Urethral Cancer: Risk Factors

March 21, 2017

Urethral Cancer: Risk Factors

What is a risk factor? 

A risk factor is anything that may increase your chance of having a disease. Risk factors for a certain type of cancer might include smoking, diet, family history, or many other things. The exact cause of someone’s cancer may not be known. But risk factors can make it more likely for a person to have cancer.

Things you should know about risk factors for cancer:

  • Risk factors can increase a person's risk, but they do not necessarily cause the disease.

  • Some people with 1 or more risk factors never develop cancer. Other people can develop cancer and have no risk factors.

  • Some risk factors are very well known. But there is ongoing research about risk factors for many types of cancer.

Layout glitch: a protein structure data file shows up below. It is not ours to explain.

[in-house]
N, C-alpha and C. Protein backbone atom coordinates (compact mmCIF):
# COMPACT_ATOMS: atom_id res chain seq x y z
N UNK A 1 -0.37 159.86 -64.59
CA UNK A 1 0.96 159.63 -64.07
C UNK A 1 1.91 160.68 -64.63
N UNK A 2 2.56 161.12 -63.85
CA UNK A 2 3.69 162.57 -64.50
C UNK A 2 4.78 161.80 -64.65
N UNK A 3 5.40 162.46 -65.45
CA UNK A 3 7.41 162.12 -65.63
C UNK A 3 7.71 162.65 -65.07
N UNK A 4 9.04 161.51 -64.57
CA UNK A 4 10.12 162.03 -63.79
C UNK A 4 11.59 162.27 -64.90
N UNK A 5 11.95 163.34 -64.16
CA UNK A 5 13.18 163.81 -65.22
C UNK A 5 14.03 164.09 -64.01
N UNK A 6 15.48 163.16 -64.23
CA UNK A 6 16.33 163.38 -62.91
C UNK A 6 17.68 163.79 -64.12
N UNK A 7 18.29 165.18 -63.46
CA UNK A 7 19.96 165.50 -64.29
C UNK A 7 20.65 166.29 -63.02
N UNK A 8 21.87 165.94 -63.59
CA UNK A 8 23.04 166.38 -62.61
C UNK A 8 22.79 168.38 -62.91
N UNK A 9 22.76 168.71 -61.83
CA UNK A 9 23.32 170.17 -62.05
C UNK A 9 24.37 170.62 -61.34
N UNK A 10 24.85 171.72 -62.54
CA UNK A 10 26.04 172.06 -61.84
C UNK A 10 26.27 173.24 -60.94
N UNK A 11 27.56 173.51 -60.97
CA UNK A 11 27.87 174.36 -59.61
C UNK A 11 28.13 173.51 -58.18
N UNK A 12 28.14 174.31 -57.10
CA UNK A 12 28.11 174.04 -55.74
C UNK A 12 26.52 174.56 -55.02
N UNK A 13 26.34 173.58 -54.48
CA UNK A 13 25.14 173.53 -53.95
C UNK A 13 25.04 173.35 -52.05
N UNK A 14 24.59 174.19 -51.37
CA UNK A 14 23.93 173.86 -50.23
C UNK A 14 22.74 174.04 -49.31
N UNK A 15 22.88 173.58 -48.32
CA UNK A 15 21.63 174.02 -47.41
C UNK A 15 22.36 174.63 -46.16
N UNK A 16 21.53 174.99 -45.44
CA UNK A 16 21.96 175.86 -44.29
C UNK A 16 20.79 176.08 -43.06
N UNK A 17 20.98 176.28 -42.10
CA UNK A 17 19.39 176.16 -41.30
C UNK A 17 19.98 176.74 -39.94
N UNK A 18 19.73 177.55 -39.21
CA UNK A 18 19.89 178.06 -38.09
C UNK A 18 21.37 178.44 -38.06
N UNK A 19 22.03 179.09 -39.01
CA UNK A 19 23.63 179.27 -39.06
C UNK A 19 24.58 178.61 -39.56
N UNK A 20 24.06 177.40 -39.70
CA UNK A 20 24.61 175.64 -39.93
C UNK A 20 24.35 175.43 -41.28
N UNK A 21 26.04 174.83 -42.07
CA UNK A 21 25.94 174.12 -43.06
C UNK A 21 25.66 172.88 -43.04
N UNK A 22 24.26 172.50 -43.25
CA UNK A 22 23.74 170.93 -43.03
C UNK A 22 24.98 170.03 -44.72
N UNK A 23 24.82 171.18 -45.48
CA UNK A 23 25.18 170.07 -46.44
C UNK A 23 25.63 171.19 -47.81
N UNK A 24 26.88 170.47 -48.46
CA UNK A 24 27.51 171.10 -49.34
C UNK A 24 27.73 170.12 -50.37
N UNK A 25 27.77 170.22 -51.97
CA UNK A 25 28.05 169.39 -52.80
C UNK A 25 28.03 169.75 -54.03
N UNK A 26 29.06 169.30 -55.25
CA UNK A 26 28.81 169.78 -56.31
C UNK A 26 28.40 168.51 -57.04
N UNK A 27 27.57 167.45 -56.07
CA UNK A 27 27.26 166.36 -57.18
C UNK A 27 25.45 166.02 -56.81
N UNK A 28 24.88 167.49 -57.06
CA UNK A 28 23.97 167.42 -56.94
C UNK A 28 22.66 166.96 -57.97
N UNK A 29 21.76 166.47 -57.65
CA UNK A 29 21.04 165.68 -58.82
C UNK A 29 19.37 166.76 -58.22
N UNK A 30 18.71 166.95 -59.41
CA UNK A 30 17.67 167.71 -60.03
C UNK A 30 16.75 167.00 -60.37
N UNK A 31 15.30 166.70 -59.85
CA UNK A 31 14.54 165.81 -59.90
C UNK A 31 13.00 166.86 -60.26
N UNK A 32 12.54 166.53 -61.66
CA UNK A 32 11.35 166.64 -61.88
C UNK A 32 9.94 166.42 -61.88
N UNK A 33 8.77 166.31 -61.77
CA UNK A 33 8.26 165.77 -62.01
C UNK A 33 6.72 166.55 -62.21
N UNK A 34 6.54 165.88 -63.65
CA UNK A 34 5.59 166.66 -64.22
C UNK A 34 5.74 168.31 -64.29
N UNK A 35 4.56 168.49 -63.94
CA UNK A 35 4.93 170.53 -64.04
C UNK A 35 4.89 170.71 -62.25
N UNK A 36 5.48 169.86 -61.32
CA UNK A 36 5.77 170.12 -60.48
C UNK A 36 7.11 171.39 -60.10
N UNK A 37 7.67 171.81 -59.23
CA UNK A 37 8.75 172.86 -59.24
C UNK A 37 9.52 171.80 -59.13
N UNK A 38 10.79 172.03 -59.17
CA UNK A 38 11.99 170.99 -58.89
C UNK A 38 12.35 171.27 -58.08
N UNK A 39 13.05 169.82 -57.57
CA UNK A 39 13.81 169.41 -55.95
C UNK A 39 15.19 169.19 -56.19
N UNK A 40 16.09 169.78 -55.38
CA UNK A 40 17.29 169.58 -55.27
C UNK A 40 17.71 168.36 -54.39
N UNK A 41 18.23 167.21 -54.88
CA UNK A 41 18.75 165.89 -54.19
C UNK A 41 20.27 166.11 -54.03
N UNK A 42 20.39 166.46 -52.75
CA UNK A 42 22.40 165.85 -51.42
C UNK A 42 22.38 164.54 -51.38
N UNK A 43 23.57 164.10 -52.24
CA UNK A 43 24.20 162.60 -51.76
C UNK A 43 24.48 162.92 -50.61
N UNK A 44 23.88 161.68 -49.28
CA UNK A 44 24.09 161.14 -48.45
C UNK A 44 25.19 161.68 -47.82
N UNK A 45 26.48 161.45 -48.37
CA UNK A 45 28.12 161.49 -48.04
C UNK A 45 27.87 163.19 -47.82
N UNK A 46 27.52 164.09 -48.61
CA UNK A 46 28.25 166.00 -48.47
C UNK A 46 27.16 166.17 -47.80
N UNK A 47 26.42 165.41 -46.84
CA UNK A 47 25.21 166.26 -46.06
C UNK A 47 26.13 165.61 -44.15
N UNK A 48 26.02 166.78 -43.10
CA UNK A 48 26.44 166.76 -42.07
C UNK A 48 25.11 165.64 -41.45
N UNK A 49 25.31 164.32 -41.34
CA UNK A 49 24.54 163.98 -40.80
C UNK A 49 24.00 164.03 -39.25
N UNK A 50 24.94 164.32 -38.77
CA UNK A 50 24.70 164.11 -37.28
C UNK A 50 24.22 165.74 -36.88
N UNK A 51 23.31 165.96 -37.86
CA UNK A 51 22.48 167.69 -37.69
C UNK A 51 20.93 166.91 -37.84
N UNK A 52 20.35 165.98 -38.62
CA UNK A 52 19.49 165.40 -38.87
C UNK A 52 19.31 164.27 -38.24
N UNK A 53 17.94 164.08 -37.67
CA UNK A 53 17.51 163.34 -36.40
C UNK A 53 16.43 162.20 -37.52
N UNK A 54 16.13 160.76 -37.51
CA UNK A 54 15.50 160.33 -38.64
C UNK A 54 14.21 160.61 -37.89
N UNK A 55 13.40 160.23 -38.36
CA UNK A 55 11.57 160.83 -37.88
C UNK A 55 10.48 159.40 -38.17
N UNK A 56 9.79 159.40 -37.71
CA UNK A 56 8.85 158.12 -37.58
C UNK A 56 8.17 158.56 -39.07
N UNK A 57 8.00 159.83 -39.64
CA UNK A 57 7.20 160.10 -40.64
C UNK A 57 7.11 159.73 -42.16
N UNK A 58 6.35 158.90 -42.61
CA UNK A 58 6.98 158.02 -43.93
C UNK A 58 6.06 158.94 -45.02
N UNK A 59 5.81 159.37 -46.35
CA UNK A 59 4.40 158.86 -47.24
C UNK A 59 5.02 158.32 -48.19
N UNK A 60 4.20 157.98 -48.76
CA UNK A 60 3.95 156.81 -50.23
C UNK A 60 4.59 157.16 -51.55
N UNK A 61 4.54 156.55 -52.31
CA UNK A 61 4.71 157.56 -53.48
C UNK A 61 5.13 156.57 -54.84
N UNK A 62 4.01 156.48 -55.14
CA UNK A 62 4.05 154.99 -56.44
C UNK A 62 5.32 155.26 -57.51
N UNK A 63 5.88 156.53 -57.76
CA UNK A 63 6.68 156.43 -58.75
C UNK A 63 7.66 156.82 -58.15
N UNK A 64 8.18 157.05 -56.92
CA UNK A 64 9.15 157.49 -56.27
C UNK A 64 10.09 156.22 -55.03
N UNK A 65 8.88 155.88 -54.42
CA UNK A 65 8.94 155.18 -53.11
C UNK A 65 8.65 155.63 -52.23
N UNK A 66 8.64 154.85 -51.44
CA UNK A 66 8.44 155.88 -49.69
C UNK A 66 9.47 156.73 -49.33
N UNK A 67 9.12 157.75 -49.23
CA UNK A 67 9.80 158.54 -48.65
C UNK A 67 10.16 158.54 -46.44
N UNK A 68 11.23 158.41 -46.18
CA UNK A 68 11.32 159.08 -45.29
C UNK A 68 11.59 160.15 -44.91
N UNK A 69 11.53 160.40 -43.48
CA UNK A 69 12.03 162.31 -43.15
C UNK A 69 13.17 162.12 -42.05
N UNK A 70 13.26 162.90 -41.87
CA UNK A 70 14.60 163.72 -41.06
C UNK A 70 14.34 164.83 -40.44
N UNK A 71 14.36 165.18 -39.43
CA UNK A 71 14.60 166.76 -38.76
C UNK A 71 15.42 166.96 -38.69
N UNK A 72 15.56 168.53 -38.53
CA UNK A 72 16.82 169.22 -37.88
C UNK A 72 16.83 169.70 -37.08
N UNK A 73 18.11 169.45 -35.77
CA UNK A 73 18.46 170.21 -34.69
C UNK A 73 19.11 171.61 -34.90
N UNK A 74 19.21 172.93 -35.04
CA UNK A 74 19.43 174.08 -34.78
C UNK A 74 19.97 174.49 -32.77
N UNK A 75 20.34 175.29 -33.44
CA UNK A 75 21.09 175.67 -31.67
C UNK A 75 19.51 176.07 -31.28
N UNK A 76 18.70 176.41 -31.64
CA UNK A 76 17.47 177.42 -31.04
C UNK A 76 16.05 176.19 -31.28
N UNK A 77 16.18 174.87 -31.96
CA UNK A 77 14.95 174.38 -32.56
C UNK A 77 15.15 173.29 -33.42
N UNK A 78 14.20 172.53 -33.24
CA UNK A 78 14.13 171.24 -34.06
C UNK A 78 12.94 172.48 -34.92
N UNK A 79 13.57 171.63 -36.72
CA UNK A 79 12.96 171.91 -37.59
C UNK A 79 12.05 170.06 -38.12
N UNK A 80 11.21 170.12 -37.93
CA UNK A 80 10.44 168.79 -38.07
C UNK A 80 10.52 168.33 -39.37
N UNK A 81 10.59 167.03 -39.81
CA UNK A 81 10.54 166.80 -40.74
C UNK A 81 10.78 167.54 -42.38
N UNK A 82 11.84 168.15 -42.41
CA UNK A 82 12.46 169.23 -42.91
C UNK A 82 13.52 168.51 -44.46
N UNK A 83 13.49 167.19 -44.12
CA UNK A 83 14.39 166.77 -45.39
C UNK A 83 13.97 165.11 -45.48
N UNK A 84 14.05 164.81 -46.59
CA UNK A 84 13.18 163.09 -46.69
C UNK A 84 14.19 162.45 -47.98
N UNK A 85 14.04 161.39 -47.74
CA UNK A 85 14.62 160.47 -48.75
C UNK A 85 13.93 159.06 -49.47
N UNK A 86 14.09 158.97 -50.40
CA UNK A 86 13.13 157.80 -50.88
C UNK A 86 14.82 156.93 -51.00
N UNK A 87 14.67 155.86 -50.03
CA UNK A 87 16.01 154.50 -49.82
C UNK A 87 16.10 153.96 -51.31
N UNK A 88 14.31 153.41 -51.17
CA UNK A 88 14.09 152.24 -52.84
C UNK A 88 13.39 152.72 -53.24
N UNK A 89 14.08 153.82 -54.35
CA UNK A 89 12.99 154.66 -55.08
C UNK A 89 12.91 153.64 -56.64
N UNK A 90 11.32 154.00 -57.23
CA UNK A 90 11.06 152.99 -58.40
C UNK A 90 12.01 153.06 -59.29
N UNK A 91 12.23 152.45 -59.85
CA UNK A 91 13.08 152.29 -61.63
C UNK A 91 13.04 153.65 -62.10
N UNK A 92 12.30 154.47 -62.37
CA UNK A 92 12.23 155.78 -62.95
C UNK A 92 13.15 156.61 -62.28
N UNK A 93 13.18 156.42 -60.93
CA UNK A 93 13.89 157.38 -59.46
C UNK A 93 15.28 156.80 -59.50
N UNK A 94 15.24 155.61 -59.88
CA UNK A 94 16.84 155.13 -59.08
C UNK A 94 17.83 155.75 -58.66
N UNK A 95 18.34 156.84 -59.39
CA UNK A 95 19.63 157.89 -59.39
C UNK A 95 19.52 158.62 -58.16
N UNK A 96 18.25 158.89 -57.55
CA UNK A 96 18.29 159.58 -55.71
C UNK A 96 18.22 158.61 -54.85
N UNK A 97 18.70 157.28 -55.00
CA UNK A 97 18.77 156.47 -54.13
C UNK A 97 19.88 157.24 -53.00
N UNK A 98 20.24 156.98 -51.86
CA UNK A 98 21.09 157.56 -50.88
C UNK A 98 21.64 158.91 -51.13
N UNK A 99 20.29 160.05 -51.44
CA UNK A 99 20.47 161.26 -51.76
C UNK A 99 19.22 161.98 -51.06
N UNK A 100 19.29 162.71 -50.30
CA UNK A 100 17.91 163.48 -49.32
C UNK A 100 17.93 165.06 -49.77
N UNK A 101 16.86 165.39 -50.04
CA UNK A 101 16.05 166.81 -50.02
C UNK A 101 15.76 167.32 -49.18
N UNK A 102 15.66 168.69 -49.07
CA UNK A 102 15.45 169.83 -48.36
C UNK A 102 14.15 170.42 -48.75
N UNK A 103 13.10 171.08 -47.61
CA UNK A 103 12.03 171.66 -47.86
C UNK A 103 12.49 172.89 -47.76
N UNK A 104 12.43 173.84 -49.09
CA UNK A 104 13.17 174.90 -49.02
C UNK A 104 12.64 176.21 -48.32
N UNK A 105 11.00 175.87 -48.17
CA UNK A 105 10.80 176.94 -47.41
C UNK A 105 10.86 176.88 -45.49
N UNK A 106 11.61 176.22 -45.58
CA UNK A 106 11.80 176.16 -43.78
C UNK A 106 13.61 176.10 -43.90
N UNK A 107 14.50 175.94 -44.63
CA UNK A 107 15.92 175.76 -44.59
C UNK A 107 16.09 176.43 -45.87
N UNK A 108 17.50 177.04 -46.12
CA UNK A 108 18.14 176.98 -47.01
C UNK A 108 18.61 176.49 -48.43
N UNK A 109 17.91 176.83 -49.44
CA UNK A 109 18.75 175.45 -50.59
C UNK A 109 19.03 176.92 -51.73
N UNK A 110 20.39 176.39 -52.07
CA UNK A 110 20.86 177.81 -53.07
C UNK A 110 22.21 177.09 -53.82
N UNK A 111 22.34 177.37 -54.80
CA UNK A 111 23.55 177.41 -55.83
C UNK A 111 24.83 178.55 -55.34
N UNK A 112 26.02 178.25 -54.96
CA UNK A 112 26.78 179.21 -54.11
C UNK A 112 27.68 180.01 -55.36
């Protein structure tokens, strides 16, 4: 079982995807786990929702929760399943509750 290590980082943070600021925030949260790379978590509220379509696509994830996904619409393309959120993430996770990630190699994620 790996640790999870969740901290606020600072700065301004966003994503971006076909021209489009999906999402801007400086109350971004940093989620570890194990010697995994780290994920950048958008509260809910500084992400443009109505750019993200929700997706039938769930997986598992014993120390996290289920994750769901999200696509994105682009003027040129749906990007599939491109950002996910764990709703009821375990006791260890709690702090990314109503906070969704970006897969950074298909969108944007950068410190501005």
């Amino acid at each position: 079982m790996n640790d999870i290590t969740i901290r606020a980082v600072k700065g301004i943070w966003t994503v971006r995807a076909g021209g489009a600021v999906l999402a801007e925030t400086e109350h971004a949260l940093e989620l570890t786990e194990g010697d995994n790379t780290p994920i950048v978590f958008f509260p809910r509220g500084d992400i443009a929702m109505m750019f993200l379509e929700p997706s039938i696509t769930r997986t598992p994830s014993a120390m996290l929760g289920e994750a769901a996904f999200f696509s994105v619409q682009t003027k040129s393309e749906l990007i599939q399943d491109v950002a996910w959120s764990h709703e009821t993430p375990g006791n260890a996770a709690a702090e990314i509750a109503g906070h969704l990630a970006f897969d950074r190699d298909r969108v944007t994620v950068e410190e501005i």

Some risk factors, such as family history, may not be in your control. But others may be things you can change. Knowing the risk factors can help you make choices that might lower your risk. For example, if an unhealthy diet is a risk factor, you may choose to eat healthy foods. If excess weight is a risk factor, your healthcare provider may check your weight or help you lose weight.

Who is at risk for urethral cancer?

Since urethral cancer is so rare, it can be hard for healthcare providers to find risk factors for the disease. The following are possible risk factors for this type of cancer:

  • Chronic irritation or inflammation of the urinary tract due to repeated urinary tract infections (UTIs) or sexually transmitted diseases (STDs)

  • Having certain diseases. These include urethral diverticulum or urethral carucle in women, and urethral strictures in men.

  • Other cancers of the urinary tract. These can include bladder cancer.

  • History of radiation therapy in the pelvic area

  • Human papillomavirus (HPV) infection or history of other STDs

  • Being African American

What are your risk factors?

Talk with your healthcare provider about your risk factors for urethral cancer and what you can do about them.


March 21, 2017

Reviewed By:  

Goodman, Howard, MD,Stump-Sutliff, Kim, RN, MSN, AOCNS